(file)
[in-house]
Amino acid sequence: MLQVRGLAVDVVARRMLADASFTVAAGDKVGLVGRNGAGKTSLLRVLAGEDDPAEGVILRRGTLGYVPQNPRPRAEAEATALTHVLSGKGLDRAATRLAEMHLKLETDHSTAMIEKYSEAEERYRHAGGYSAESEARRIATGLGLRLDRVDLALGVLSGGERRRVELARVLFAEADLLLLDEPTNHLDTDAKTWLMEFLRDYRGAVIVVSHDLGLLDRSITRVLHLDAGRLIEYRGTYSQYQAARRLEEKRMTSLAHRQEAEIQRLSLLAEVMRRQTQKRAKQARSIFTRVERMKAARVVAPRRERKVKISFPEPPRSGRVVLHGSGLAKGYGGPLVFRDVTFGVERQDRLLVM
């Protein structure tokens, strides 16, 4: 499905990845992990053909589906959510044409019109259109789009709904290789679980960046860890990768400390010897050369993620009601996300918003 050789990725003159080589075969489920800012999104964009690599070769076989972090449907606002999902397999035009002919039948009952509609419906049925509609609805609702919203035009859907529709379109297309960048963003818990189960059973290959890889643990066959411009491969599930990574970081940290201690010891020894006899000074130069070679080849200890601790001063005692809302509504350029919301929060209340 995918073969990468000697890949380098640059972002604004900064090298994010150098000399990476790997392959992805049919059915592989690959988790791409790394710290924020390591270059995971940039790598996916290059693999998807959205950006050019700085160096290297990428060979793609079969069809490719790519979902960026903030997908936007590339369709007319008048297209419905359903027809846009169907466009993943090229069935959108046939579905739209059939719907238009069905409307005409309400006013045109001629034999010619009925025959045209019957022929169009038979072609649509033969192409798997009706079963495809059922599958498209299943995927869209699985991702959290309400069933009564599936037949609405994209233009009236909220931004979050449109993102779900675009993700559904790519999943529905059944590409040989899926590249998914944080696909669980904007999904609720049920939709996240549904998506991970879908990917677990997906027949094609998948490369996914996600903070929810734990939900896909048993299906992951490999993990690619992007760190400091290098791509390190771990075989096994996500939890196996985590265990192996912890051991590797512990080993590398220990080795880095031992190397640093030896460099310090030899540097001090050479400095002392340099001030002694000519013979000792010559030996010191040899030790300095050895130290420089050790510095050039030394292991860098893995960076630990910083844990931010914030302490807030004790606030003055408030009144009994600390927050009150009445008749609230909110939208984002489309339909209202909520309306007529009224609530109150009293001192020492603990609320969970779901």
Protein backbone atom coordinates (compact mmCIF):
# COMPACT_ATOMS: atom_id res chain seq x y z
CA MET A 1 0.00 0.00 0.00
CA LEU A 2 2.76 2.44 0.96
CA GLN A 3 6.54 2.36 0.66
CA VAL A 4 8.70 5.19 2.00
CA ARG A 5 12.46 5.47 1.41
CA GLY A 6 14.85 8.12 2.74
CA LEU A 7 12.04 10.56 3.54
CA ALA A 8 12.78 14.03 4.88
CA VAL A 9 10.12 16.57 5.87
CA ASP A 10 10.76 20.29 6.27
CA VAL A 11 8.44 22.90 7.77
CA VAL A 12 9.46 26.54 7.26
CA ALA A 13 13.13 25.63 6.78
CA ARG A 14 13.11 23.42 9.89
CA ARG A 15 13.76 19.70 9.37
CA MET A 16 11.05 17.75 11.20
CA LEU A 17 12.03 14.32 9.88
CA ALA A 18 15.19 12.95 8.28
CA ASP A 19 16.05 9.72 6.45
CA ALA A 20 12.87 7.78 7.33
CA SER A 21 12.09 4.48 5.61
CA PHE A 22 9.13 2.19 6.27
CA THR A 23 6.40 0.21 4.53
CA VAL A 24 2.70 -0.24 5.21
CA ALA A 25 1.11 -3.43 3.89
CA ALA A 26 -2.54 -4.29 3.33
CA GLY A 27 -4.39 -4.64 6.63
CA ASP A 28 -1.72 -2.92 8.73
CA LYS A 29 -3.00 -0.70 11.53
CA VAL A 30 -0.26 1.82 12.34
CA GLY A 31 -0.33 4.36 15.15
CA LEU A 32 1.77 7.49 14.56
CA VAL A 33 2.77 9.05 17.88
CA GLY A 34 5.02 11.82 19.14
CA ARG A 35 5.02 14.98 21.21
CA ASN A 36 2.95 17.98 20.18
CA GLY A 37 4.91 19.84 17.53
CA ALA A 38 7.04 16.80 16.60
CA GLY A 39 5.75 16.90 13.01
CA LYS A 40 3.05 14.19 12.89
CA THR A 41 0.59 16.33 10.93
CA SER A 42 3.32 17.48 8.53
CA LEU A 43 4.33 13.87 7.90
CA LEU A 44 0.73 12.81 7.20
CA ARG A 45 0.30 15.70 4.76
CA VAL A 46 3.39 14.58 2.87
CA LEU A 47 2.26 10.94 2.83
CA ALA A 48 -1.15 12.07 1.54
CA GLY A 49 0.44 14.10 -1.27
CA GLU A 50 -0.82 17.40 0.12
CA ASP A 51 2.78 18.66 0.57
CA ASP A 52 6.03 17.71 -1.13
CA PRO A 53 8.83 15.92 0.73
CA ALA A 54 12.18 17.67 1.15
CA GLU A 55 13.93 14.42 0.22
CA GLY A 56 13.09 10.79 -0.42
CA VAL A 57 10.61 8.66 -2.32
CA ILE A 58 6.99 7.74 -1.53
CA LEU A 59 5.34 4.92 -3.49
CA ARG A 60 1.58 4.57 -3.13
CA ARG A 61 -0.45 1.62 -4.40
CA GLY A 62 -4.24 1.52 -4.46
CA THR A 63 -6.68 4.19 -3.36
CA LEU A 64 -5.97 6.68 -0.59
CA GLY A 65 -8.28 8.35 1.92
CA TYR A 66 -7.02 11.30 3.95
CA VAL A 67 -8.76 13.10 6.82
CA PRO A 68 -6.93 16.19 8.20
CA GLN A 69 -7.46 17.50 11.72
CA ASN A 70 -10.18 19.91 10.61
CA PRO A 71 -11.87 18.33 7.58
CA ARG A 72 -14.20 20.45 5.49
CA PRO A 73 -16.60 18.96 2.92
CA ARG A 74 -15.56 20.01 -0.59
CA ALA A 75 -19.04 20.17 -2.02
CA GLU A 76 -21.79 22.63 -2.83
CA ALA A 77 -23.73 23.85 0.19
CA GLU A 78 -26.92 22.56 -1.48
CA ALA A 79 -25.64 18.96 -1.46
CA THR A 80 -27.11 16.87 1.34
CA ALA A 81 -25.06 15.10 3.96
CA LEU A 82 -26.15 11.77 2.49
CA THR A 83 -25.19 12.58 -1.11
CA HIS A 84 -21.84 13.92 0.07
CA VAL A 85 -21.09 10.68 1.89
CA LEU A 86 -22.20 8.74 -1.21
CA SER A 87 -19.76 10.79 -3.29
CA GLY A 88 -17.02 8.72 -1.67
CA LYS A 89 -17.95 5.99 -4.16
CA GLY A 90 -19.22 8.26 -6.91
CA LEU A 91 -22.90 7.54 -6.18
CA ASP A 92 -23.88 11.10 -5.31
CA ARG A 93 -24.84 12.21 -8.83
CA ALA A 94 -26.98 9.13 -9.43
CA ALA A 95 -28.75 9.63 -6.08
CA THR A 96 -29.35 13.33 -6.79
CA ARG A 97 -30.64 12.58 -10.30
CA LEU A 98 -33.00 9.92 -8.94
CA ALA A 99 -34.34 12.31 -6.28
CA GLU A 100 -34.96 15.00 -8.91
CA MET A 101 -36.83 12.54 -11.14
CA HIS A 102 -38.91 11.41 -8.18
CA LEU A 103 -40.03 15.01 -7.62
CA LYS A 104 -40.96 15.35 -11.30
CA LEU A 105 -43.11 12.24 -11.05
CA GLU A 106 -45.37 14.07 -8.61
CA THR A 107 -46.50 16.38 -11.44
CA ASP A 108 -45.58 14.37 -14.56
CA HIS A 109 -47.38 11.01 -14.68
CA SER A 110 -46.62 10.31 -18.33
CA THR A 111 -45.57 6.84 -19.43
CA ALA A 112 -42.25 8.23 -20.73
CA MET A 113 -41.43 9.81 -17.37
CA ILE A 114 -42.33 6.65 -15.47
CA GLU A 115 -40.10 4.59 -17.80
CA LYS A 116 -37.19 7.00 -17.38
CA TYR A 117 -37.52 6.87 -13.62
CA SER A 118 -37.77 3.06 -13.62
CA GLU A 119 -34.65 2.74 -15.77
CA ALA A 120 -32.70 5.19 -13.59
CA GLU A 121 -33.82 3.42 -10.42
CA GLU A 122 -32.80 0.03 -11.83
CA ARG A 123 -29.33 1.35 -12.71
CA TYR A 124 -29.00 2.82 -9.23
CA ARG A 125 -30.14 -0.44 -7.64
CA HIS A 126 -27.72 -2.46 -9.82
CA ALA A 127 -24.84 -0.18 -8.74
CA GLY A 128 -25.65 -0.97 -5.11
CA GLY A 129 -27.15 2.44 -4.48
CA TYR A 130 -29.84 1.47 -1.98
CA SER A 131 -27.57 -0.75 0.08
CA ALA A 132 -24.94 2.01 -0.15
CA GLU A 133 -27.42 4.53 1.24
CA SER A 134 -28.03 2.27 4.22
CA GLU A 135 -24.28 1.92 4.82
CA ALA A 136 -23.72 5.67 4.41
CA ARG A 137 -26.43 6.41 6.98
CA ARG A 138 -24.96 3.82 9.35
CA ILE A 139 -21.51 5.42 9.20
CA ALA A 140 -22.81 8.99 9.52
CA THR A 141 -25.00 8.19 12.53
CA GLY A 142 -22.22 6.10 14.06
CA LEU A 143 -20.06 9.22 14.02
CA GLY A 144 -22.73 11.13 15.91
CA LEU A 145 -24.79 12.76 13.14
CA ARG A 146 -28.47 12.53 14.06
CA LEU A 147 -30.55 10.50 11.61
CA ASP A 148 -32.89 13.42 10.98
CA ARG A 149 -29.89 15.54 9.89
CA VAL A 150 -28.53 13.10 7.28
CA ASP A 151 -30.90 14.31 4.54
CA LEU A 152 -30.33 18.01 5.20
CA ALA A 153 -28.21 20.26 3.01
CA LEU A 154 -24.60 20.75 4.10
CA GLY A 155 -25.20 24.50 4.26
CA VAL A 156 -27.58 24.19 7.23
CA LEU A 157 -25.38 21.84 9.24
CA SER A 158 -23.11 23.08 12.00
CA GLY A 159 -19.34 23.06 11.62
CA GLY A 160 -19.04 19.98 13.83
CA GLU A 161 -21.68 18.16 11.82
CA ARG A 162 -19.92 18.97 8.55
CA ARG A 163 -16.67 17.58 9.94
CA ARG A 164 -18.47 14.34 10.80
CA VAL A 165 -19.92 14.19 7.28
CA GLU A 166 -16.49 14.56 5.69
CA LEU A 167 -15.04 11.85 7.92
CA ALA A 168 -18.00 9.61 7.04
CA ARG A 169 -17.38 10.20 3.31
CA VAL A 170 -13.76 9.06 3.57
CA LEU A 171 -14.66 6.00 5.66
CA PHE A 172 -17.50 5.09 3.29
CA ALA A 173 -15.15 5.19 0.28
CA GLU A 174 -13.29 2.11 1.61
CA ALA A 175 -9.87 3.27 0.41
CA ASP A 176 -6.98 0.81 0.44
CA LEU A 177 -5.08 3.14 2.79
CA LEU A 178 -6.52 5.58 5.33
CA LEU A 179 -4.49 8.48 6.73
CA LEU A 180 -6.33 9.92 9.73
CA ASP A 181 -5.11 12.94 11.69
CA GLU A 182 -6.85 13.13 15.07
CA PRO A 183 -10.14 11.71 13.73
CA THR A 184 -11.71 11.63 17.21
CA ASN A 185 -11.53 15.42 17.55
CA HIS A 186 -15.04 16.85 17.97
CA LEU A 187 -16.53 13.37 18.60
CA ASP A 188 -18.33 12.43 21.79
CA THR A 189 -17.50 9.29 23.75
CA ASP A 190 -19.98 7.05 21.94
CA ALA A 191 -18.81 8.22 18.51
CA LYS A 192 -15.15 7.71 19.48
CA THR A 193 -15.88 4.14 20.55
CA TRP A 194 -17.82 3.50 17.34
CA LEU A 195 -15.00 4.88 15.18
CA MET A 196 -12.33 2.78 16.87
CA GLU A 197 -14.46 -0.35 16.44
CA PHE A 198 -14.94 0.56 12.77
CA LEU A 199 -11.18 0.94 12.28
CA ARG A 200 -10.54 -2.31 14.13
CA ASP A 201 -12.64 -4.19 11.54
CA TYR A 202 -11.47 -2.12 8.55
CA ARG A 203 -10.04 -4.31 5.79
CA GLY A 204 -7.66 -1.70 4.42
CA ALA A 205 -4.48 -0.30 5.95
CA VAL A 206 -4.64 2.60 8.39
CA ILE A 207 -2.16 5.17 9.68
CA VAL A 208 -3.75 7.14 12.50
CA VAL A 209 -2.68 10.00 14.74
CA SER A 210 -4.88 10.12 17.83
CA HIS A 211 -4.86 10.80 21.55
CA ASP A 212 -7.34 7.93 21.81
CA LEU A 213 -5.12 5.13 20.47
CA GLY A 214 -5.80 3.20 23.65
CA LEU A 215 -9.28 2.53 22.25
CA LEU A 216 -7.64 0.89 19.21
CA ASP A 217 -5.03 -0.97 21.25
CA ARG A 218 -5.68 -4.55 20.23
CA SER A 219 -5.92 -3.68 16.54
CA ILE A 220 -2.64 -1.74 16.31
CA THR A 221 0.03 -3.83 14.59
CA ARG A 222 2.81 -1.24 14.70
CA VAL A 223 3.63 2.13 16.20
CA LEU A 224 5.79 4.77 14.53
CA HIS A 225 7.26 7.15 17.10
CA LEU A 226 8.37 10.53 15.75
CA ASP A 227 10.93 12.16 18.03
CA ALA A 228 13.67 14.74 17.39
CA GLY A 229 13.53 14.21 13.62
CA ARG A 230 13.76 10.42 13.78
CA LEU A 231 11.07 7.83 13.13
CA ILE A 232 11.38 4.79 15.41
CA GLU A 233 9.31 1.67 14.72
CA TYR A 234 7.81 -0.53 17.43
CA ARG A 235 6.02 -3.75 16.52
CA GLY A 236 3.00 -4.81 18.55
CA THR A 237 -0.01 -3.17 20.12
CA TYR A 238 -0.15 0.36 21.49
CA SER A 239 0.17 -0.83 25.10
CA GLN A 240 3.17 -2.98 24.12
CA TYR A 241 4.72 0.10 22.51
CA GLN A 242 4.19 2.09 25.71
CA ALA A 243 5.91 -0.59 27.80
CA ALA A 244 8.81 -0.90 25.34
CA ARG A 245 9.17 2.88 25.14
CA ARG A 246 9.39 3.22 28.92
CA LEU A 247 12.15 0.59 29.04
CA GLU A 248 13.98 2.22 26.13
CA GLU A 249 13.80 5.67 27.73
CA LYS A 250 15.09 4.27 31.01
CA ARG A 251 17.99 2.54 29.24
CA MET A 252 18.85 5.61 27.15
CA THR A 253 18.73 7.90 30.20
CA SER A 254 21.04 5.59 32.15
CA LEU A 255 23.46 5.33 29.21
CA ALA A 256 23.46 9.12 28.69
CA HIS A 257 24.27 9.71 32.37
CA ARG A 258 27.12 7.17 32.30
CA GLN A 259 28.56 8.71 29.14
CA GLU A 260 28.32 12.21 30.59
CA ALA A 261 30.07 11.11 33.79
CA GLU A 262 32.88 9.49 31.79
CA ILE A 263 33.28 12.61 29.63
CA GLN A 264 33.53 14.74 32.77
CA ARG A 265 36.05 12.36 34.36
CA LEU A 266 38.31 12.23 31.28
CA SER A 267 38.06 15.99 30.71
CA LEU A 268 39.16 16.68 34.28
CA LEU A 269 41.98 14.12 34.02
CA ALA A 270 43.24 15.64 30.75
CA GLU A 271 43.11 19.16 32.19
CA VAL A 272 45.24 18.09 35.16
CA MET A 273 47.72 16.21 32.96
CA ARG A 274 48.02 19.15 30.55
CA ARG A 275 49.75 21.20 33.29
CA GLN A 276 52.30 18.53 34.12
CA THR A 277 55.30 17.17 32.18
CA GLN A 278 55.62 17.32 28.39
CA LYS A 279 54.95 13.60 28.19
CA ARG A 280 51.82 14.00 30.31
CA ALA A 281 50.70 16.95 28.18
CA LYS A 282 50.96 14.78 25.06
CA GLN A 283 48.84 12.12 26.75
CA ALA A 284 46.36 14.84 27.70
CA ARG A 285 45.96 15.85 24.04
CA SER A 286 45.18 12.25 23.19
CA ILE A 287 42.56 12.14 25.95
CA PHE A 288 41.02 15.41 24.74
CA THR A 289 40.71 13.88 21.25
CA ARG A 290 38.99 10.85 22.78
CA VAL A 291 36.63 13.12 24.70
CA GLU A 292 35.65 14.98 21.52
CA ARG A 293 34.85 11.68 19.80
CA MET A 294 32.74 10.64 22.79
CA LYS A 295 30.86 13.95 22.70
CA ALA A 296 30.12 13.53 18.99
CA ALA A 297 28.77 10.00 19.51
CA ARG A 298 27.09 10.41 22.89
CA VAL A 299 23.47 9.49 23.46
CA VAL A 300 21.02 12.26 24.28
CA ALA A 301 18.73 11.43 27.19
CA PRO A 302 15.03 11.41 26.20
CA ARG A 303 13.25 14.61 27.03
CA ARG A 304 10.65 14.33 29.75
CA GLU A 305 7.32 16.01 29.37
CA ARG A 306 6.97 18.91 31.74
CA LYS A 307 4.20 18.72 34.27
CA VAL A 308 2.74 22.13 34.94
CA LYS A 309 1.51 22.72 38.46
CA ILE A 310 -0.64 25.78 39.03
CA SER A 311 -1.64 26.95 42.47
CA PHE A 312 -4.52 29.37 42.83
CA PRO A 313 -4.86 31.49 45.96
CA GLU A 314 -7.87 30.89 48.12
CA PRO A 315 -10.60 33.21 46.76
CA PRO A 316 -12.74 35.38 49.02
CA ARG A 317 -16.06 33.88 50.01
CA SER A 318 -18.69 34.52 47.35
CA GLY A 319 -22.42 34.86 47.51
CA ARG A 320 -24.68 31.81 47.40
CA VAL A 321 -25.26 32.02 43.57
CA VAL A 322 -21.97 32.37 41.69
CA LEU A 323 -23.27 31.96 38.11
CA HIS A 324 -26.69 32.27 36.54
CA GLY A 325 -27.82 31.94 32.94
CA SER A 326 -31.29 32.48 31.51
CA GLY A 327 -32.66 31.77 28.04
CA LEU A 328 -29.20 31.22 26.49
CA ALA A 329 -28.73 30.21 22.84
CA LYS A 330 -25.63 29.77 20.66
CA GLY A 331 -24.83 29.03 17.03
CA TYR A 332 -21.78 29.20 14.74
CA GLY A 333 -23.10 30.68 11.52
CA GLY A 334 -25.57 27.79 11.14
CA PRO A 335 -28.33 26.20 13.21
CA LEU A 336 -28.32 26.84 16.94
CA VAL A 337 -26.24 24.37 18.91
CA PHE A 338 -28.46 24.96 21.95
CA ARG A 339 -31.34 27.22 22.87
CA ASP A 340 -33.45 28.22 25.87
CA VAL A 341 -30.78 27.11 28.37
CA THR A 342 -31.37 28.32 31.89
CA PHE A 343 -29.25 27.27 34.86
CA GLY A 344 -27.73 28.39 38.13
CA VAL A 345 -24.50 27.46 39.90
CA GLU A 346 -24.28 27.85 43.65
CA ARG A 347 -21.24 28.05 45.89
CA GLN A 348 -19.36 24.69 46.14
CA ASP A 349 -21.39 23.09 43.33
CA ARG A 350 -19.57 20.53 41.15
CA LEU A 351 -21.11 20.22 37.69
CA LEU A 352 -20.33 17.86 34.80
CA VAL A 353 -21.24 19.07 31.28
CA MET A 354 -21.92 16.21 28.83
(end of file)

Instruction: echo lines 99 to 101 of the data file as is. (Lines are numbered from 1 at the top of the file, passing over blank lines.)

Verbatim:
CA ALA A 94 -26.98 9.13 -9.43
CA ALA A 95 -28.75 9.63 -6.08
CA THR A 96 -29.35 13.33 -6.79